• Don't have to check Baghdad weather (It was always hot);
  • No more cruising around Baghdad via Google Earth;
  • Don't have to compare Baghdad news stories with a Baghdad street map.

In short, we have a 12-month vacation ahead of us and we are much relieved.

Tuesday, November 6, 2007

Family get-togethers

Bravo, Delta and elements of HHC companies arriving at the Green Ramp on Saturday.

At Sports USA Sunday afternoon

To paraphrase an TV advertisement (I hate doing this, but it works):

Jacksonville Jaguar jerseys: $80

Beer, wings, onion rings, cheeseburgers, etc.: $85

First family get-together without a deployment in the future: priceless.

We have been fortunate to have several family gatherings in the past, but for the last two years there has always been the specter of an overseas deployment sitting in the room with us. Last year, before Mark's unit was scheduled to redeploy to the States, there had been persistent Joe rumors about being extended. When they finally arrived in the States, they had been here for six days when they were told they were heading back. Block leave was cut short and they took off on Jan. 4.

At least he was home for the holidays.

This year, no rumors. So we are allowing ourselves to relax and knowing he is going to be around for awhile.

But we know that for every ounce of euphoria we feel, there is a pound of anxiety being felt by a family whose son has been sent back overseas.

Saturday, November 3, 2007

Boots on the ground

SPC Mark is on the ground and turning in equipment. Family status: Mom - jubilant; Dad - numb; Brothers - happy. SPC Mark is worn out, as expected.

Friday, November 2, 2007

More smiles to come

This was taken in June at Jacksonville International Airport when Mark was home for R&R. We are counting hours now.

Thursday, November 1, 2007

Halloween Ponte Vedra Style

I moved from Gloucester Point, Virginia to Jacksonville, Florida on Halloween 24 years ago. I had taken a job with The Florida Times-Union as a reporter and expected to be at the paper for three to five years on a career path that would have landed me with a national daily in Washington D.C. (glad that didn't happen).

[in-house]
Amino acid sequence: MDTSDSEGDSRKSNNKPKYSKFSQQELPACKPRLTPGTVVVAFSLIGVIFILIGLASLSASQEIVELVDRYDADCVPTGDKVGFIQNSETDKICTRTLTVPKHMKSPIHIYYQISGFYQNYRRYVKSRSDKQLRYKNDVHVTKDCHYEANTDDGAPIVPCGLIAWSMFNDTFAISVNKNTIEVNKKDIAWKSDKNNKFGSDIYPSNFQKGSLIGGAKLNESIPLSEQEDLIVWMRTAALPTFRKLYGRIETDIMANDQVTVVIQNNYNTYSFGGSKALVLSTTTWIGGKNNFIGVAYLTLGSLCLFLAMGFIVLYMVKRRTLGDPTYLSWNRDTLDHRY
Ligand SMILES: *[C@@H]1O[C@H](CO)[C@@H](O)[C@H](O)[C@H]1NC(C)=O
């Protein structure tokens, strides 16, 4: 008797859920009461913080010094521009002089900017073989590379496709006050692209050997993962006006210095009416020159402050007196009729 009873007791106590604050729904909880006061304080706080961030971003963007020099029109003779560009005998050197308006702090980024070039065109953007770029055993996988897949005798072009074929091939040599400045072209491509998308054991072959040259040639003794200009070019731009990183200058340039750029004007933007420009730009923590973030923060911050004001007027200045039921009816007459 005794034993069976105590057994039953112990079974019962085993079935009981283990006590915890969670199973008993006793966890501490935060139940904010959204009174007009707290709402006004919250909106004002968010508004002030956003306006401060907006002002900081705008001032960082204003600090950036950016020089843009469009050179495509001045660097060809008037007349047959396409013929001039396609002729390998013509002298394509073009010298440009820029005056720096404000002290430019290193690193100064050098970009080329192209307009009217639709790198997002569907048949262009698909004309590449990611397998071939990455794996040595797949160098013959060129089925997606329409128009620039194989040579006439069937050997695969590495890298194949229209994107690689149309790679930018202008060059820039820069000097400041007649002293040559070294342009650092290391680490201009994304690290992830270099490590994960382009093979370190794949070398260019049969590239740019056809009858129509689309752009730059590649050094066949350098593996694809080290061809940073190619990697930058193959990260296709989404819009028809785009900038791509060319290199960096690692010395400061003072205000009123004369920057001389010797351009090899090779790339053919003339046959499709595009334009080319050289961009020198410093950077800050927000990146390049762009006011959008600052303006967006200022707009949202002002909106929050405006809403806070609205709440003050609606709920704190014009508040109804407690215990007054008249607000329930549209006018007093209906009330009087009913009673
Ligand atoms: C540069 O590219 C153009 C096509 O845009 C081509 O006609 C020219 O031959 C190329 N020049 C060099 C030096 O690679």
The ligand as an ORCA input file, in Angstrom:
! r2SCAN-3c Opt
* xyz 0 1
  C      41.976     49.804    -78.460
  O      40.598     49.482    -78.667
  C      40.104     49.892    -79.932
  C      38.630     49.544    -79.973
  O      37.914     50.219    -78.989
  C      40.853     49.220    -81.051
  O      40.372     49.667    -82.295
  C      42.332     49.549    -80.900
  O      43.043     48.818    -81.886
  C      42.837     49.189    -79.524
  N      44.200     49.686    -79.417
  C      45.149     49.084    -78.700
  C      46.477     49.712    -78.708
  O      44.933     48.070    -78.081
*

When Gayle joined me two months later, we moved into a Ponte Vedra Beach neighborhood of squat, solid brick ranchers, home to many retired military. We were the new kids, part of a new wave that would transform the neighborhood.

By the time our airborne trooper was 10, our neighborhood was wall-to-wall with kids and Halloween was the event. Refugees from nearby gated communities would come here because it was the place to be.

About five years ago, the kids started disappearing. They had all grown up, gone to college or to work and some to war.

Last year only two trick-or-treaters showed up.

But a new wave appeared last night. About 50 assorted goblins, ghosts and their young parents came to the door. The kids were all younger than 10, including one in a stroller. The highlight was a well-spoken fairy princess, barely three years old.

When she came to the door, she stumbled and fell.

"Are you OK?"

"I'm fine," she said. "It happens all the time."

When she disappeared into the dark with her parents, she called out, "Bye, Big Man!"

Big Man indeed. Gayle and I laughed. Looking at my waist line, the fairy princess was dead on.

But this Halloween, the Big Man is somewhere over there sleeping in a cramped charter flight with his M203 and his assault pack or waiting for the next flight with 125 other Big Men.

Last Halloween, he was stuck in an irrigation ditch carrying a SAW gun, 1,000 rounds of ammo and a spare barrel. This Halloween, he is fiddling with his IPod on his way home.

What a difference a year makes.